The Priest

You don’t have to go very far at the moment in this country to see the impact of the social policies of the last Conservative government and the current one. Go into central Manchester (or any British town or city) and take a walk around and you’ll be confronted by homelessness on a massive scale. It became unavoidable in Manchester city centre some time ago, people living on the streets in huge numbers. The public’s reaction to it is appalling too at times- I saw three young men stop, point and laugh at a homeless man sitting on the street recently. Out here in Sale, a 15 minute tram ride from Piccadilly Gardens, 4 miles from the city centre, there are people sleeping in the precinct, on the steps of an electrical substation and in the doorways of Boots and Sainsburys.

Johnny Marr and Maxine Peake have collaborated on a track called The Priest, highlighting the problem of homelessness, based on the poetry of a Big Issue seller Joe Gallagher.

Johnny Marr is finishing a third solo album. In an interview about The Priest and the forthcoming solo album he said this-

‘Because of what had happened with Brexit and Trump and everything, I came into this record really determined to not let those fuckwits impede on my creative life. But you’re living in this world and you can’t do anything about it. So much of the record is about dislocation.’ The full interview is here. There’s an internet meme that goes around which is ‘Be more like so-and-so‘ and in this case it stands up- be more like Johnny. Be more like Maxine.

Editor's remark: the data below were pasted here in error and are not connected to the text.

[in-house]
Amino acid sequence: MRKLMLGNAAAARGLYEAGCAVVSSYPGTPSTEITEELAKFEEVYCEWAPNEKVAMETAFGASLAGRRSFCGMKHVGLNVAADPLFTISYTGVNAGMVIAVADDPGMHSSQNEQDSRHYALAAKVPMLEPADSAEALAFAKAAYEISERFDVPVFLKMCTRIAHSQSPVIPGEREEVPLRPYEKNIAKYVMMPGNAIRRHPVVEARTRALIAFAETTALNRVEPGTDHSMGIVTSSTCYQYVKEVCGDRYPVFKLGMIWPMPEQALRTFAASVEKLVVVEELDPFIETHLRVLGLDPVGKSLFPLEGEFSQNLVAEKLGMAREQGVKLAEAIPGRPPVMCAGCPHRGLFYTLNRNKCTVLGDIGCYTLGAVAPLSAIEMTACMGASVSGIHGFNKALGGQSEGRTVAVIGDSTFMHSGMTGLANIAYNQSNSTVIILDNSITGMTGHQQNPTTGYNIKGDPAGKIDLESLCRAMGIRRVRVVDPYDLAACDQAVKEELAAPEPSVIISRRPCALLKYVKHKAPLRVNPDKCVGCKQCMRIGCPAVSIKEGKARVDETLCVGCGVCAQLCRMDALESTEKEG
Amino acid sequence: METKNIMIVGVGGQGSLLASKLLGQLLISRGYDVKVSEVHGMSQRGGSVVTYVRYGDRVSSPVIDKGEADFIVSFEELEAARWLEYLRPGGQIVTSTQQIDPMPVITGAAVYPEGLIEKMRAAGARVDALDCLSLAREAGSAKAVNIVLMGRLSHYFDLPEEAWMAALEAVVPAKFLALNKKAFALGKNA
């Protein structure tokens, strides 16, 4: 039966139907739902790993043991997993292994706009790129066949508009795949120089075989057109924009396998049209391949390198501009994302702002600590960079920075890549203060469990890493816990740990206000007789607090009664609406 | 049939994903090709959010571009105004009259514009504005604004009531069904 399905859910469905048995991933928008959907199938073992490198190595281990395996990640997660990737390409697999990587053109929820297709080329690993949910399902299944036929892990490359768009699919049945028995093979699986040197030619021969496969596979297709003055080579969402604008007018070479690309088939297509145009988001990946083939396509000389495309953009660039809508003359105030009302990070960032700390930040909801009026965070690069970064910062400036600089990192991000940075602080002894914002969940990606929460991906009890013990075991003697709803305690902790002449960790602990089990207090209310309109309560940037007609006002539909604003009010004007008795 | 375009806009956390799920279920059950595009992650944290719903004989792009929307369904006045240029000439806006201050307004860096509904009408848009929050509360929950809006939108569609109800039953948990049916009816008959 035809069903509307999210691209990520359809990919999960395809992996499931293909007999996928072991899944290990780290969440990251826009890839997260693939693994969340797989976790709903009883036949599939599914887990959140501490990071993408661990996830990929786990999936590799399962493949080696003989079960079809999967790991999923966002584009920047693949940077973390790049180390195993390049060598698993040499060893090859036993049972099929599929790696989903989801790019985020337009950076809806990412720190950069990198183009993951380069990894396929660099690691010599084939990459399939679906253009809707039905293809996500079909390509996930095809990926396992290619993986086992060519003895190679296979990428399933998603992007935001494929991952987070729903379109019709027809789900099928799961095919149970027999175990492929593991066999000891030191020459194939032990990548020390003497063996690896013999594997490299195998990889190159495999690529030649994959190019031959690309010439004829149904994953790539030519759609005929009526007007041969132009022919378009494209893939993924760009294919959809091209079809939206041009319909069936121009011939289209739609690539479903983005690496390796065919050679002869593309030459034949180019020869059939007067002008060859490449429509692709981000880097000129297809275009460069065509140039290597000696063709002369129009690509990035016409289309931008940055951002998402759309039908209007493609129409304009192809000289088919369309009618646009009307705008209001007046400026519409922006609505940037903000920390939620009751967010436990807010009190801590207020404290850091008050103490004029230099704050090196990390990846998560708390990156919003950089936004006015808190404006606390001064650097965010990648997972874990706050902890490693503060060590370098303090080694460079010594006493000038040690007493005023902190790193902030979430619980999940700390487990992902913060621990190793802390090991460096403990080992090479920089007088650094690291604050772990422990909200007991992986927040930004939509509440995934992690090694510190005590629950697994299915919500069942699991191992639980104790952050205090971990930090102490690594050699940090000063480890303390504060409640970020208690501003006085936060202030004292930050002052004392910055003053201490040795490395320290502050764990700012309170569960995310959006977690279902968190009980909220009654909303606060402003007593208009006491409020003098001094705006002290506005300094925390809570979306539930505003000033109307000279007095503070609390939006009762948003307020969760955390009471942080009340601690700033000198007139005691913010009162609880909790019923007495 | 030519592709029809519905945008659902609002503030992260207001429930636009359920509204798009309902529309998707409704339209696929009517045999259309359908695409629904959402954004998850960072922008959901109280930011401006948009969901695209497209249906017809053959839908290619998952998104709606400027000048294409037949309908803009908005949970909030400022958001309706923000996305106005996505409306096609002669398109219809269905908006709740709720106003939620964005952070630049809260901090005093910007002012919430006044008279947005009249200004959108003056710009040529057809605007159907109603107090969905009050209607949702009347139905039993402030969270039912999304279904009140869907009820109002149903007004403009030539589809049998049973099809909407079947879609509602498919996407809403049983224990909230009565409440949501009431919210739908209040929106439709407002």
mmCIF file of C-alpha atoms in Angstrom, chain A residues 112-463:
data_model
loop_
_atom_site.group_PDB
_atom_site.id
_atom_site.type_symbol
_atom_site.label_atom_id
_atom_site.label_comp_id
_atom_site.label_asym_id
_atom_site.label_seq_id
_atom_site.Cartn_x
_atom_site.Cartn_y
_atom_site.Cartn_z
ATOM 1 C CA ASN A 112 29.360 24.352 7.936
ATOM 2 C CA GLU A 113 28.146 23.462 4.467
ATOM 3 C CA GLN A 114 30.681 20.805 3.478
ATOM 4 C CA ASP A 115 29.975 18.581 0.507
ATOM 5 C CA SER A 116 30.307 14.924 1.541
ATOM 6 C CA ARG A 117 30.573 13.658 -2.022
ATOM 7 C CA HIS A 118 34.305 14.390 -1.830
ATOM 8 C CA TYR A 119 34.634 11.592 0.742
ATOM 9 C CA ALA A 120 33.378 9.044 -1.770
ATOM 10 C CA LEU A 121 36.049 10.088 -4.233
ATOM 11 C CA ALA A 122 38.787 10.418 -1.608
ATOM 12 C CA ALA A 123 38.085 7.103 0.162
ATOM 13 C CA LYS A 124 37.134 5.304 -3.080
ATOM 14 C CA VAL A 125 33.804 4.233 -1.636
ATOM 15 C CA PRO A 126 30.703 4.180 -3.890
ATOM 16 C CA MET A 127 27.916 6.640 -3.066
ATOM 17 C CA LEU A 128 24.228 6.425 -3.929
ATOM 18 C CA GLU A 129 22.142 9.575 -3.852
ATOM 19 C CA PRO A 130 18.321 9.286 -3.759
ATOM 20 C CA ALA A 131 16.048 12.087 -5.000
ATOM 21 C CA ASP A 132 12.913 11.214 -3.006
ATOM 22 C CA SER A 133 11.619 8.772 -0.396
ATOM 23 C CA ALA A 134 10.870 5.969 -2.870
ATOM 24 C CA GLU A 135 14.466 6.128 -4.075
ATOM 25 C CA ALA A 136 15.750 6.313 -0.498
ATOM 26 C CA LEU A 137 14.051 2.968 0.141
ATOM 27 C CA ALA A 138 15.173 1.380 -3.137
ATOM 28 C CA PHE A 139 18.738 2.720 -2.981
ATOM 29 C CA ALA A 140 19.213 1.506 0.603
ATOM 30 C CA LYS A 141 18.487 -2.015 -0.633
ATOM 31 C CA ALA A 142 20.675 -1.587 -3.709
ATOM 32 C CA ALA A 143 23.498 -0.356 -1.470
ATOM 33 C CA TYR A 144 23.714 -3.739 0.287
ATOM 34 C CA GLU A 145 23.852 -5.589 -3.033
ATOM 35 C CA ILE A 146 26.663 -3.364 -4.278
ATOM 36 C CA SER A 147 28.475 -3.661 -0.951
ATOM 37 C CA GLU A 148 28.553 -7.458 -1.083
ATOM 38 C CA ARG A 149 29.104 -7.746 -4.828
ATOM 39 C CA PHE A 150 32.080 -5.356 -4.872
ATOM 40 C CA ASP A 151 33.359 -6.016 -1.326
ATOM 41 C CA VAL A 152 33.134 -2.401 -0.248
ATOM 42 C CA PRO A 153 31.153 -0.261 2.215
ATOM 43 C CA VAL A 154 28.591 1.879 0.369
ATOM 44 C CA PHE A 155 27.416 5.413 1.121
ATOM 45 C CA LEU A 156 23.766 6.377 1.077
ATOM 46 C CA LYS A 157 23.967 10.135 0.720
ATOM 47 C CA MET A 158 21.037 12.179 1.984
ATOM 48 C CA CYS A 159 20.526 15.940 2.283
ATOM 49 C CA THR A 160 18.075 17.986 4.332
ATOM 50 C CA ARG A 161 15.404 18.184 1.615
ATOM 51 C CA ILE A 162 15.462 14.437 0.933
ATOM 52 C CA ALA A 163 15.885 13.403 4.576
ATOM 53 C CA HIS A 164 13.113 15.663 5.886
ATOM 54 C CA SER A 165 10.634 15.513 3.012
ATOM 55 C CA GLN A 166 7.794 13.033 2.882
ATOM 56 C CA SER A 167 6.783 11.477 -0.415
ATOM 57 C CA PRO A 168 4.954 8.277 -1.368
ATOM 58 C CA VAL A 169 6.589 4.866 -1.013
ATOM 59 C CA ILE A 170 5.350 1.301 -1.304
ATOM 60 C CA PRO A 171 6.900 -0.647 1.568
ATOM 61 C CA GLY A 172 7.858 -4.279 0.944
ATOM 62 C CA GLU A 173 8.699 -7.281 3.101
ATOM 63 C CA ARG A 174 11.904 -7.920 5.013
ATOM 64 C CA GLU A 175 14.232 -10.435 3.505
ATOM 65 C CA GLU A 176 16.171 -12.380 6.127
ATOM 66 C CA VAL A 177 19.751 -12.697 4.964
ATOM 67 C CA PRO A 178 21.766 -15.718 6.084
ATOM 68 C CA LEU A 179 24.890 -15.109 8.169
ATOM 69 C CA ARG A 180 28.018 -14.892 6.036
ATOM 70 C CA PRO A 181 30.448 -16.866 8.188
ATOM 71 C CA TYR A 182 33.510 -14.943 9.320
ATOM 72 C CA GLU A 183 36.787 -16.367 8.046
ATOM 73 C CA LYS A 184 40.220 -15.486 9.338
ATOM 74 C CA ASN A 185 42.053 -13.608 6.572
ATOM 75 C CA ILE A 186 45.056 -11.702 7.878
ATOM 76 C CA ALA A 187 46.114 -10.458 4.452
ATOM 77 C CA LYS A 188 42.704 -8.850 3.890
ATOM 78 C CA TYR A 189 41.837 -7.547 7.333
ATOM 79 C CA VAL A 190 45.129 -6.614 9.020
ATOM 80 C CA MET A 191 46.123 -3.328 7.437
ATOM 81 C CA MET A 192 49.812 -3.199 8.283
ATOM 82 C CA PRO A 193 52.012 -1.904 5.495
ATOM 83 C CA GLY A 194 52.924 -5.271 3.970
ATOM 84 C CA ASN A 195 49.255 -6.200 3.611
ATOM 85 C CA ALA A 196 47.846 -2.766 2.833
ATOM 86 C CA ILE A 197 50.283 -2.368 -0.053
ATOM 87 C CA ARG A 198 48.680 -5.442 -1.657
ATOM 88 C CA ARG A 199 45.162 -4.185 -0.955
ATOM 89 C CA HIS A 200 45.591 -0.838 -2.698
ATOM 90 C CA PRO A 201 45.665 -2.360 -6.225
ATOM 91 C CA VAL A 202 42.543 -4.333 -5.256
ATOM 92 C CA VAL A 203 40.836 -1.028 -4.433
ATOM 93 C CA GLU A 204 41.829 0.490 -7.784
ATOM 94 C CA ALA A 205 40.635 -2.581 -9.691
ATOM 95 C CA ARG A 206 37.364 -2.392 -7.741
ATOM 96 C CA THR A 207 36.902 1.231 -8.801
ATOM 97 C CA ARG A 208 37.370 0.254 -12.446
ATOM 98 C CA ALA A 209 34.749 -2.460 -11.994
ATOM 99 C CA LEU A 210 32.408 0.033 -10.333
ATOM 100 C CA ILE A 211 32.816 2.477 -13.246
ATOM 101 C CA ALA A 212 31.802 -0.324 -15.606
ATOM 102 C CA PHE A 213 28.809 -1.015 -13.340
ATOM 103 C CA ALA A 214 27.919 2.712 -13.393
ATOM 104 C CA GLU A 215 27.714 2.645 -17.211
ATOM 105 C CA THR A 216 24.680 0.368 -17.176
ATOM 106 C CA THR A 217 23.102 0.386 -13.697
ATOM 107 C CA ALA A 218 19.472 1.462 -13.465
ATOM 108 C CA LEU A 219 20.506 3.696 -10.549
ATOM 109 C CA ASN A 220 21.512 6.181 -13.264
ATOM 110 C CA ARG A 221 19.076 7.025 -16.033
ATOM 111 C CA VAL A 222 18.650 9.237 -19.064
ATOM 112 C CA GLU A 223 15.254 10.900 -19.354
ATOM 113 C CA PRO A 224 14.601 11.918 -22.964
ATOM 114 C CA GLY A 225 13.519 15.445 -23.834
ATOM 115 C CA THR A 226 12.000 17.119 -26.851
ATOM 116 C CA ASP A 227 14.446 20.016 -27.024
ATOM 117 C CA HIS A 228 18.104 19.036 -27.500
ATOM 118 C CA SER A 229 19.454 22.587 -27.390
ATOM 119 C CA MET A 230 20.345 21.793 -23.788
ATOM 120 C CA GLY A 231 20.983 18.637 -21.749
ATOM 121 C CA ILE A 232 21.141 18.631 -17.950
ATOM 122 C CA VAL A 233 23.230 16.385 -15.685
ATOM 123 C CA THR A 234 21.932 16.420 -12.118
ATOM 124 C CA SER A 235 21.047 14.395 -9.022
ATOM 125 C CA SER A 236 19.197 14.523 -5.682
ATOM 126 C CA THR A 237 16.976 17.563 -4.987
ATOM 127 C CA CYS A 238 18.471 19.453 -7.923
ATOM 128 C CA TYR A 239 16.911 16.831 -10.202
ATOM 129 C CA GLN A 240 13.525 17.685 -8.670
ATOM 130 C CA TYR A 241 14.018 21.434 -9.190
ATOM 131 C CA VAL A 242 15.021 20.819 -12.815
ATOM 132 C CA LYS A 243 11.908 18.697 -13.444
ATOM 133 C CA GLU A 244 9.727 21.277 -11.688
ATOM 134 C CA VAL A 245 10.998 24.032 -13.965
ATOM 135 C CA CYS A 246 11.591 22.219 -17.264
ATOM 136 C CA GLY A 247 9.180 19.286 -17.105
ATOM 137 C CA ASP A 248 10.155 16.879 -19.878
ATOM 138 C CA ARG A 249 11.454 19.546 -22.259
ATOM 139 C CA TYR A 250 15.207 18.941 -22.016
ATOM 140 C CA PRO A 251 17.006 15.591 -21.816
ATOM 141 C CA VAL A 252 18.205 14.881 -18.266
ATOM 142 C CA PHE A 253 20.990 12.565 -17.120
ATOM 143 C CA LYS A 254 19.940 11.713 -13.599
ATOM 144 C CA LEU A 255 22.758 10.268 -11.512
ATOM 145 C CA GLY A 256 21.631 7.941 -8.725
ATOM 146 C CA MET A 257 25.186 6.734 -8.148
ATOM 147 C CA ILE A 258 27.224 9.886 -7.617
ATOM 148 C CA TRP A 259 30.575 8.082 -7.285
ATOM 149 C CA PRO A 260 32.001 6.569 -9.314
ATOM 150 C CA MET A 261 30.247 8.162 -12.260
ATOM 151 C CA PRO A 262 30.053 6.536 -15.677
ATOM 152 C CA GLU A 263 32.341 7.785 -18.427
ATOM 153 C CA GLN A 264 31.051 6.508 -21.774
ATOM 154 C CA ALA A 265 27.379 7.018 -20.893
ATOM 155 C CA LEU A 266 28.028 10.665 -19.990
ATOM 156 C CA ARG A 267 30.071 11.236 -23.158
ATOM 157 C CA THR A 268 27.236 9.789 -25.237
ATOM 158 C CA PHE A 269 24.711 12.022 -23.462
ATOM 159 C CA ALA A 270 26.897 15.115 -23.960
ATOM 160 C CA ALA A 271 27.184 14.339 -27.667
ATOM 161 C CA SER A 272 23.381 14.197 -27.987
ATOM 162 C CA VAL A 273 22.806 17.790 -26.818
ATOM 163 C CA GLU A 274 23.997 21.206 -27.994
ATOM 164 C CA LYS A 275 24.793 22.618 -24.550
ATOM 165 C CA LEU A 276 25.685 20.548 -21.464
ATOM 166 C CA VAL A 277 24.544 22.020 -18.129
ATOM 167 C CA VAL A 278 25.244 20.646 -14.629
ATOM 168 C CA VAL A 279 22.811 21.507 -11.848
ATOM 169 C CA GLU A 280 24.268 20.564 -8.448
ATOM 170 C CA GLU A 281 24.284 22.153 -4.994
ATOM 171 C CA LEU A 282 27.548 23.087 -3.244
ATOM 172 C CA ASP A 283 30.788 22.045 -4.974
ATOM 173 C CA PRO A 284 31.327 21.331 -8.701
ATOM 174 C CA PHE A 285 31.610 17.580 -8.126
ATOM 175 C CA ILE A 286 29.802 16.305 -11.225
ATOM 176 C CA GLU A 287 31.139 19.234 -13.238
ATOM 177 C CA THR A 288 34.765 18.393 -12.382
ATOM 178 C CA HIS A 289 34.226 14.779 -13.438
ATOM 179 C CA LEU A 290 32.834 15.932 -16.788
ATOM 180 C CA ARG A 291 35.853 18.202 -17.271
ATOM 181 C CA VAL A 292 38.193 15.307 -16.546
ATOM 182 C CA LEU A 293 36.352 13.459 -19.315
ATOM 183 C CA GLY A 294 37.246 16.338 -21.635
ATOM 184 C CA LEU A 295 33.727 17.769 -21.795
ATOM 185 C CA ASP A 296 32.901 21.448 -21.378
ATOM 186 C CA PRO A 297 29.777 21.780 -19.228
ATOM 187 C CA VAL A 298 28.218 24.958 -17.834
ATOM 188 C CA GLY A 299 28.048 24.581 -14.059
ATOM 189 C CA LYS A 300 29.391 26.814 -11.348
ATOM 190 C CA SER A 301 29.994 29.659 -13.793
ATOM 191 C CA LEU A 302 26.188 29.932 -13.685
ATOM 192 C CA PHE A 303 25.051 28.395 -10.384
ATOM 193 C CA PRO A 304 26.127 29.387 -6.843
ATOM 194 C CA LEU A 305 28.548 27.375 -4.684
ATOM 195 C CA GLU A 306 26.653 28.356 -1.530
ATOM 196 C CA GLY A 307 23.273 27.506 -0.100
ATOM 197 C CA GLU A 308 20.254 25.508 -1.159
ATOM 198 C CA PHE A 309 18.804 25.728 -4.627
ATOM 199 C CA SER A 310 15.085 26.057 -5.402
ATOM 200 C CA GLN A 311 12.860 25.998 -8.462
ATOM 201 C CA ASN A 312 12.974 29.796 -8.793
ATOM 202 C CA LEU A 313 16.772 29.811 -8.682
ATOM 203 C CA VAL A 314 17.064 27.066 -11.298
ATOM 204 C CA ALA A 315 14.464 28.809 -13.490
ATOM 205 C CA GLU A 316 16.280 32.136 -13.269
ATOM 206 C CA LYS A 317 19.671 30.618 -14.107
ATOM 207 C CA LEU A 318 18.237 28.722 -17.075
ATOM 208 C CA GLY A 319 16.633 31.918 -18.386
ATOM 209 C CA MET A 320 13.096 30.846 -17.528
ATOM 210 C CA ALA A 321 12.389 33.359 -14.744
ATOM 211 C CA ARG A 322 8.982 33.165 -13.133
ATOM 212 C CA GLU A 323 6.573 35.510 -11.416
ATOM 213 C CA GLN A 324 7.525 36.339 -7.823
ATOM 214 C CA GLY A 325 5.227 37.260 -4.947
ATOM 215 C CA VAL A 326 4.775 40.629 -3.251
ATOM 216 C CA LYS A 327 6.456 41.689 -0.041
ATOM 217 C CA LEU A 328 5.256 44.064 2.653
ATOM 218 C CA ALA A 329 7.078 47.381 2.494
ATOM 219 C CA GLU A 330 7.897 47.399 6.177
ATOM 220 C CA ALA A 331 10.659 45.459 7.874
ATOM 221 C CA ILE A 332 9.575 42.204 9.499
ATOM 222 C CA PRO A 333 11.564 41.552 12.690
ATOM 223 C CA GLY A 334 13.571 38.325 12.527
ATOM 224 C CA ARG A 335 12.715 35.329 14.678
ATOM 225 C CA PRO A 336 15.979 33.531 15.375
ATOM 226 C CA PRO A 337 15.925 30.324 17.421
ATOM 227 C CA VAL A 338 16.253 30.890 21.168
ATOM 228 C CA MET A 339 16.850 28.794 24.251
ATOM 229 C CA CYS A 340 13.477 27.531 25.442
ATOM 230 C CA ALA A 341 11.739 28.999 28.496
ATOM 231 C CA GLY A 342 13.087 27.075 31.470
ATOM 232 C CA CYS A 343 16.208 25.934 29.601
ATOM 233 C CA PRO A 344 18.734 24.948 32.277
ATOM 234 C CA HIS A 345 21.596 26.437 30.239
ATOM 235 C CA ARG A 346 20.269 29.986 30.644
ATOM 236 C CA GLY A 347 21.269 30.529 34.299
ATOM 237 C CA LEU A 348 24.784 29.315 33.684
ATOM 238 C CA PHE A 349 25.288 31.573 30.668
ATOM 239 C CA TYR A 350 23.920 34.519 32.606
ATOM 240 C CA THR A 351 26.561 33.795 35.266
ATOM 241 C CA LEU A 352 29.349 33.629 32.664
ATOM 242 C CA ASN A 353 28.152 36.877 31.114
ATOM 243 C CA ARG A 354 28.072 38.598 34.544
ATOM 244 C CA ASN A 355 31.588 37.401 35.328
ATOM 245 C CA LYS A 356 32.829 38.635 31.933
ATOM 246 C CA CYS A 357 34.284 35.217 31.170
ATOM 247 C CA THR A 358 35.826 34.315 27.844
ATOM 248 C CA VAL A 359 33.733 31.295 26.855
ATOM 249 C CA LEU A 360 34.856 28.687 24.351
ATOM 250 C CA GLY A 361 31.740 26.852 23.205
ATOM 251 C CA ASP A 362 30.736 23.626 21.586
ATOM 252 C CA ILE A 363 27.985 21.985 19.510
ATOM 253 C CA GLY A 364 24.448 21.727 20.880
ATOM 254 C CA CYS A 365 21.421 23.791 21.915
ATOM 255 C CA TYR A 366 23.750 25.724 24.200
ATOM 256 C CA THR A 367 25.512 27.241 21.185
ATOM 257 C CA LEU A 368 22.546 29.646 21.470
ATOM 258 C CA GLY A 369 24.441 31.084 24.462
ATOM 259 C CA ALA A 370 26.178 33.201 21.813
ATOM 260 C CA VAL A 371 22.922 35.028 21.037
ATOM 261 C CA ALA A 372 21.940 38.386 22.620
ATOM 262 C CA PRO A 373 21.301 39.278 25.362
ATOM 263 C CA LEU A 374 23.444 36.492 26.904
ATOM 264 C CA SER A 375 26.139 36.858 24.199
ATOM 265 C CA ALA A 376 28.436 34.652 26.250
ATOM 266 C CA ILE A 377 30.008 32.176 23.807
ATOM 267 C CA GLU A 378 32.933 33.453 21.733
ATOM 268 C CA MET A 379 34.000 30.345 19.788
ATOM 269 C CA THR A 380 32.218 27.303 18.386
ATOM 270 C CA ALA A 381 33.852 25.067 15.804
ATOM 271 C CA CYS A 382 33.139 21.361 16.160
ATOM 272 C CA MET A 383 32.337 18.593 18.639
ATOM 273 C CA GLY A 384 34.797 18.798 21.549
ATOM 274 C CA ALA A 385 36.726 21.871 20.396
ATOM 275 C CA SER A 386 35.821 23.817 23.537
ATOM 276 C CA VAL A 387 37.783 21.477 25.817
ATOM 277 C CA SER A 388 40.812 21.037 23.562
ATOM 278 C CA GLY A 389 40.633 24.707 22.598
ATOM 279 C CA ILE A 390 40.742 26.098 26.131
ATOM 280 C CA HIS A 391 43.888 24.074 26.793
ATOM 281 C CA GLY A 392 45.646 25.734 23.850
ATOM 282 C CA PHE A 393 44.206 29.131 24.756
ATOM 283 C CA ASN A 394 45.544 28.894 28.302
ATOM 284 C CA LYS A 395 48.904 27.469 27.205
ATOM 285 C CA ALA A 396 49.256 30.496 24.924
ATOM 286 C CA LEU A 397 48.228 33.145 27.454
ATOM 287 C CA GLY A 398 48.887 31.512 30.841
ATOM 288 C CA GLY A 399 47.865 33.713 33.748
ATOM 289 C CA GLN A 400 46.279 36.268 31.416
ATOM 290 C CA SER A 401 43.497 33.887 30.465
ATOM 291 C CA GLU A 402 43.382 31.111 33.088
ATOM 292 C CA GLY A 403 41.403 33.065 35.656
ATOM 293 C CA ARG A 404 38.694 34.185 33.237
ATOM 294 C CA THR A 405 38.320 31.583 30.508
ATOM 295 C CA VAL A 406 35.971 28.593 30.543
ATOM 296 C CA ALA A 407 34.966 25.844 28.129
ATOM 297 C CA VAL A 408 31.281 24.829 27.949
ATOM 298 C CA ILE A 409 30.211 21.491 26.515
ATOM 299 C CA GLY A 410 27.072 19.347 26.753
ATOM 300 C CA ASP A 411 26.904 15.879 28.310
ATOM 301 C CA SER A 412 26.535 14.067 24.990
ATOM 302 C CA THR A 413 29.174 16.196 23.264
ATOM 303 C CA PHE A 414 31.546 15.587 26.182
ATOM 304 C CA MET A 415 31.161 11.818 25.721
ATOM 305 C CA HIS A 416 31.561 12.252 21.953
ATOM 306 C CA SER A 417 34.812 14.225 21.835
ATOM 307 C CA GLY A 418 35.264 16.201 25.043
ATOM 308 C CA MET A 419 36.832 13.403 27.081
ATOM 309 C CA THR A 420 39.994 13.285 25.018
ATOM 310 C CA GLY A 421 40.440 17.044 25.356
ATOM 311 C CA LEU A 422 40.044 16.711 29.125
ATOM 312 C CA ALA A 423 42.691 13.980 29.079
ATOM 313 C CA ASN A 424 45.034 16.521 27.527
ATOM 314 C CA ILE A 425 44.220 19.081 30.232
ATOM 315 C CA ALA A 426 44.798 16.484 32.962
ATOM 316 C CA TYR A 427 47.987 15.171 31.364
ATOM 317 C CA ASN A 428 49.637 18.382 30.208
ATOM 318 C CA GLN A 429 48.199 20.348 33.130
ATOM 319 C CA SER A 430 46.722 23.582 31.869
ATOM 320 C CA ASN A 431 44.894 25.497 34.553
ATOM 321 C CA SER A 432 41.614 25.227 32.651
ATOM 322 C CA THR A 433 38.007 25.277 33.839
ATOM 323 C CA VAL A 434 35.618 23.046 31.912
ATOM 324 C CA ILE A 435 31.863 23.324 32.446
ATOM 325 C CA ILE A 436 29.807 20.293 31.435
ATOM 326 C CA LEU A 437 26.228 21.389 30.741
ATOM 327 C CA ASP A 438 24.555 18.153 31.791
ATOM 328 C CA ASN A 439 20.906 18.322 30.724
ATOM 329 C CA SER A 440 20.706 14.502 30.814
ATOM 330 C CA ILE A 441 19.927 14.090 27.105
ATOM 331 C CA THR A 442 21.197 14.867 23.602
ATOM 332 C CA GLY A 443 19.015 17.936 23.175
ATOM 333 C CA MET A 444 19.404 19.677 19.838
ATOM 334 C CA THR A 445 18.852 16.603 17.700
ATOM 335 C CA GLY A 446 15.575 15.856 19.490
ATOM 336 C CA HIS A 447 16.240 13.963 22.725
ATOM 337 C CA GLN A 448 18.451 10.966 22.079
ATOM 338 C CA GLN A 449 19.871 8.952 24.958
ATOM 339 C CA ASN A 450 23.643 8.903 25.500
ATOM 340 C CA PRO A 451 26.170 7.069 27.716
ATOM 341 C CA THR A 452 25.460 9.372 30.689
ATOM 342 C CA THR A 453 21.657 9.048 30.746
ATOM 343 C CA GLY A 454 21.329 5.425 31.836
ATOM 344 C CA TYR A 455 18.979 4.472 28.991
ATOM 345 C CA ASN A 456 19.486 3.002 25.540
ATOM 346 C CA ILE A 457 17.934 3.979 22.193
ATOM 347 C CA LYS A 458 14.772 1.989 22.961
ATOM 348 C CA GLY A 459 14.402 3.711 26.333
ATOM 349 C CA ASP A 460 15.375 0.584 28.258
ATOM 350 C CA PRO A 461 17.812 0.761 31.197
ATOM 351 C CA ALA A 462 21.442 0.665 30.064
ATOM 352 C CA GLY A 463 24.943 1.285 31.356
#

The A666

The A666, the Devil’s Highway, is a road I know well- I use it everyday to get to work, picking it up on the southern edge of Bolton and following it across the Lancashire moors towards Darwen. The road goes on into the heart of Lancashire, having started miles earlier in Salford. The A666 has been celebrated as the opening song on The Eccentronic Research Council’s album 1612 Underture which came out last year and which I got for Christmas. 2012 was the 400th anniversary of the trial and executions of the Pendle Witches. The ERC’s album bills itself as A Folkloric Sonic Pilgrimage To the Home Of the Pendle Witches and it’s a really interesting record. Andy Votel’s Finders Keepers Records were involved, often a mark of quality. Maxine Peake narrates most of the tracks, telling the story of the Pendle Witches and drawing some modern parallels, dragging in William Blake, Dr Who, Holland and Barrett, Terry Duckworth, barm cakes, Crocs and flip flops, Top Of The Pops, city councils and Rabid Cameron, with the dialogue bouncing between 1612 and 2012, ending with a ouija board resurrection of Old Lizzie Southern. It is, it states in the liner notes, a concept record. The album has a real story telling flow, some cracking electronic music and sonically becomes quite disturbing two thirds of the way in. This is the opener….

Autobahn 666 (Travelogue #1)